The search warrant for defendant’s car was specific as to the car and it’s contents, but didn’t include a cell phone found in defendant’s pocket when the car was stopped. State v. Zadeh, 2020 Md. LEXIS 173 (Apr. 3, 2020).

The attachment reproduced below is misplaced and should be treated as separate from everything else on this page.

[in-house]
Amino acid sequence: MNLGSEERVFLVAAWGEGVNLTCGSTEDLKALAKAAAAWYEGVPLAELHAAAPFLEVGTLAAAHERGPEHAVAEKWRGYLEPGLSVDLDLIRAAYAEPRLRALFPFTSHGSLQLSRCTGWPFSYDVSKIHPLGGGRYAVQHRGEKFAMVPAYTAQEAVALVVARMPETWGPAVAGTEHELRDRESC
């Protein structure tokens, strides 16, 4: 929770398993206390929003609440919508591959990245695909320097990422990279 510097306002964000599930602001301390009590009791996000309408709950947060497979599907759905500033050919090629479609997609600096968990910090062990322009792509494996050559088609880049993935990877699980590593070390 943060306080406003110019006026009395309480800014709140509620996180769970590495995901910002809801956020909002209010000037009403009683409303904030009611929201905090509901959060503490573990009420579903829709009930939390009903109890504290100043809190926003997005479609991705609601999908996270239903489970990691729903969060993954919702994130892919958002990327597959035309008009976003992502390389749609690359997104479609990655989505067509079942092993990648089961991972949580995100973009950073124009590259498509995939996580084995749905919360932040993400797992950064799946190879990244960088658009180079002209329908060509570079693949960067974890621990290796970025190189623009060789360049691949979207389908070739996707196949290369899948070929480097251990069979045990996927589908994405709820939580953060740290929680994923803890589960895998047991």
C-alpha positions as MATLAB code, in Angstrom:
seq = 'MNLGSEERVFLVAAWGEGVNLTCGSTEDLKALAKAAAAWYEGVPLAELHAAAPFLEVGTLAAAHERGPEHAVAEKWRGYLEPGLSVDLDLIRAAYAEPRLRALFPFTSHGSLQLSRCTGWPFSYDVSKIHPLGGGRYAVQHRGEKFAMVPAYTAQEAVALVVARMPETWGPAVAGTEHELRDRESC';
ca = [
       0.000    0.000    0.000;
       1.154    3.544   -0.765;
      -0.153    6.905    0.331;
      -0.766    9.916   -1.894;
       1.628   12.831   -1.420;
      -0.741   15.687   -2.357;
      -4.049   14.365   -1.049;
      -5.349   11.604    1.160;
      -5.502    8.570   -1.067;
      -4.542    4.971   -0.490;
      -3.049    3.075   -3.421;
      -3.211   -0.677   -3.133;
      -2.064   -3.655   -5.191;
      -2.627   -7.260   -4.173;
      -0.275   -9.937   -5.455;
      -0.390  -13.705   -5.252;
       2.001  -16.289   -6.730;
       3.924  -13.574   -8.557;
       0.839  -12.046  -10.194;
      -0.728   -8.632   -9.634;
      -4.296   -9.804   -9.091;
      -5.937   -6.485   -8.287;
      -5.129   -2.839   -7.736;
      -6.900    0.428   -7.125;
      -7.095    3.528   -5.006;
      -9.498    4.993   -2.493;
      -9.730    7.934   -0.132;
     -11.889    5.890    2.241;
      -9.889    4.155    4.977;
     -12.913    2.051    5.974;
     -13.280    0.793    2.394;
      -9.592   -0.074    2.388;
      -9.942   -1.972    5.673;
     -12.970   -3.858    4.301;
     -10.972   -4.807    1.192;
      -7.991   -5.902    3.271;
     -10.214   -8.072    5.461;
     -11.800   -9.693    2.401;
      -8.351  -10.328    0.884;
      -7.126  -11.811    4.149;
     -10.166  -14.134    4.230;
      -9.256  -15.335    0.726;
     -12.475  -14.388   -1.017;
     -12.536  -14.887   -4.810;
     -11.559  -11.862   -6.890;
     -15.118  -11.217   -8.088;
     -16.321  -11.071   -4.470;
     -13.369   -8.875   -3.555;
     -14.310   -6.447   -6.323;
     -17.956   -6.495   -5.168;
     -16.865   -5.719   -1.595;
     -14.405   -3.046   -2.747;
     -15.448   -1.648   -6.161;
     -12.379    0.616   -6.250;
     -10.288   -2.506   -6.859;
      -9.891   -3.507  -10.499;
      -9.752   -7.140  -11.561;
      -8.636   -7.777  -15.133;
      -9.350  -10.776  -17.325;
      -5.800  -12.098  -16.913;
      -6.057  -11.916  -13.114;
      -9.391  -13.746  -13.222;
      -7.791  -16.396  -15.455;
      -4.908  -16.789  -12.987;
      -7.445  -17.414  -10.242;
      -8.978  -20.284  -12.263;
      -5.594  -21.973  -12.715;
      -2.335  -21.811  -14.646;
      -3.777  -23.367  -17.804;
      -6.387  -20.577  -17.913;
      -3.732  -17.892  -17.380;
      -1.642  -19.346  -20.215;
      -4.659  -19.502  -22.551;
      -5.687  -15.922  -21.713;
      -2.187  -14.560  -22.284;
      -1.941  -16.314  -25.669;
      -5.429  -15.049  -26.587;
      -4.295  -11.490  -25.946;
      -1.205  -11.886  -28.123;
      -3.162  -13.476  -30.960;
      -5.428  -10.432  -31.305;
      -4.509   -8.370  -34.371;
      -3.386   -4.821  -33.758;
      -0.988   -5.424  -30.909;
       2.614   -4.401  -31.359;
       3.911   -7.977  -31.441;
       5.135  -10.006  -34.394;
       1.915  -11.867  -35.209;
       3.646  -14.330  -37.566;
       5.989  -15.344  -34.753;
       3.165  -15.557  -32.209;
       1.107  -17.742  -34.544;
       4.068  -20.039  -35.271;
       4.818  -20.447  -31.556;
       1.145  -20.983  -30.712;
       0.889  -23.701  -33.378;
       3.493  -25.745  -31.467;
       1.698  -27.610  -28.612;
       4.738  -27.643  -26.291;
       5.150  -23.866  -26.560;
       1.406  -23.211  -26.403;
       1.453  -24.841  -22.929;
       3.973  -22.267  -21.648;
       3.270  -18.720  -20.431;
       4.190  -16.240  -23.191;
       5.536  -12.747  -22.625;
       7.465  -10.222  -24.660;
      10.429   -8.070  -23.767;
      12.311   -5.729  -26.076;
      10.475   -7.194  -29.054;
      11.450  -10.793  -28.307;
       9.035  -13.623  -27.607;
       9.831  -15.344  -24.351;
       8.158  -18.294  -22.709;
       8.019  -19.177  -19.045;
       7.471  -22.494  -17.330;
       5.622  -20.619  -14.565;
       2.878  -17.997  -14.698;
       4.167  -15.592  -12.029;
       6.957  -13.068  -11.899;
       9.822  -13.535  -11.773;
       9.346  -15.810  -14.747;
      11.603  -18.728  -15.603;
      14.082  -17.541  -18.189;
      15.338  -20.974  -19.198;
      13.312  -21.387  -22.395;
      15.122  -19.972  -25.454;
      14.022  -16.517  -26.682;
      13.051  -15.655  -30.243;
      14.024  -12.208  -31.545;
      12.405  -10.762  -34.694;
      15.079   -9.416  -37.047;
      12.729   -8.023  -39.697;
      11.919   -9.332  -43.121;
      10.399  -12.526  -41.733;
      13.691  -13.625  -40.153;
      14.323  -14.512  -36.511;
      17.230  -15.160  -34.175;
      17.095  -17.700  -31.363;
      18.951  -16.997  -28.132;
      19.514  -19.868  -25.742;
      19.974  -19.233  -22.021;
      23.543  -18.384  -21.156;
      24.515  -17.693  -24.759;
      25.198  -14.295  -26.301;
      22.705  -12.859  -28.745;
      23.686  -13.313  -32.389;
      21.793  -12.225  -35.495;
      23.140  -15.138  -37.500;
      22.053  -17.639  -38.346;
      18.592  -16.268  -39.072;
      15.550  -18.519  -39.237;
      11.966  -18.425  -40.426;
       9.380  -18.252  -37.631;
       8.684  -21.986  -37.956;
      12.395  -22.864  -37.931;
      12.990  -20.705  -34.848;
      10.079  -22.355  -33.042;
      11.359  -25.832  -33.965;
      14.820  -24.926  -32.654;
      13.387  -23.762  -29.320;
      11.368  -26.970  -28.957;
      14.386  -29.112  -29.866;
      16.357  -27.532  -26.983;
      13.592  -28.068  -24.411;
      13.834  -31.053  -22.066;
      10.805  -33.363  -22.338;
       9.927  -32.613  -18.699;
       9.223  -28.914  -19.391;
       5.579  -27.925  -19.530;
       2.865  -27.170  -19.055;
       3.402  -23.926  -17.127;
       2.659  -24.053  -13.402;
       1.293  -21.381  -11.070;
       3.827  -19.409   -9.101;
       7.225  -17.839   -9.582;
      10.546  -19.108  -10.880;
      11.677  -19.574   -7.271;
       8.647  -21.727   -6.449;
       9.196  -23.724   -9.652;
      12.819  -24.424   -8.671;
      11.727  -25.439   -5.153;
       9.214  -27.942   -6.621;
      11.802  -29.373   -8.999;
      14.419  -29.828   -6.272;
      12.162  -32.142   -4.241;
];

… Therefore, the facts and circumstances that justified probable cause to grant a warrant for the conveyance could not be transferred to a person simply due to his or her presence in the conveyance at the time that the warrant was executed. Mr. Zadeh was not a person to be searched under the warrant for the vehicle, and the cell phone in his pocket was not an item that could be searched or seized. If the officers had probable cause to believe that Mr. Zadeh had committed a crime or that his cell phone was evidence of crime, the correct avenue would be to obtain a search or arrest warrant for Mr. Zadeh. See Kentucky v. King, 563 U.S. 452, 459, 131 S. Ct. 1849, 1856, 179 L. Ed. 2d 865 (2011) (“Although the text of the Fourth Amendment does not specify when a search warrant must be obtained, this Court has inferred that a warrant must generally be secured.”); Terry v. Ohio, 392 U.S. 1, 20, 88 S. Ct. 1868, 20 L. Ed. 2d 889 (1968) ([T]he police must, whenever practicable, obtain advance judicial approval of searches and seizures through the warrant procedure[.]”). Given that the warrant obtained was limited to the Jaguar, the Court will not contradict the law through speculation and transfers of probable cause. Although the warrant incorporates the application by reference, the application was not included in the record and the Court’s analysis is limited to the warrant itself. The dissent attempts to piecemeal support for the search of Mr. Zadeh’s person by using the vehicle search warrant language, when it is clear that the warrant and the probable cause sufficient to obtain that warrant does not apply to Mr. Zadeh. As such, the officers were not entitled to conduct a warrantless seizure of Mr. Zadeh’s cell phone.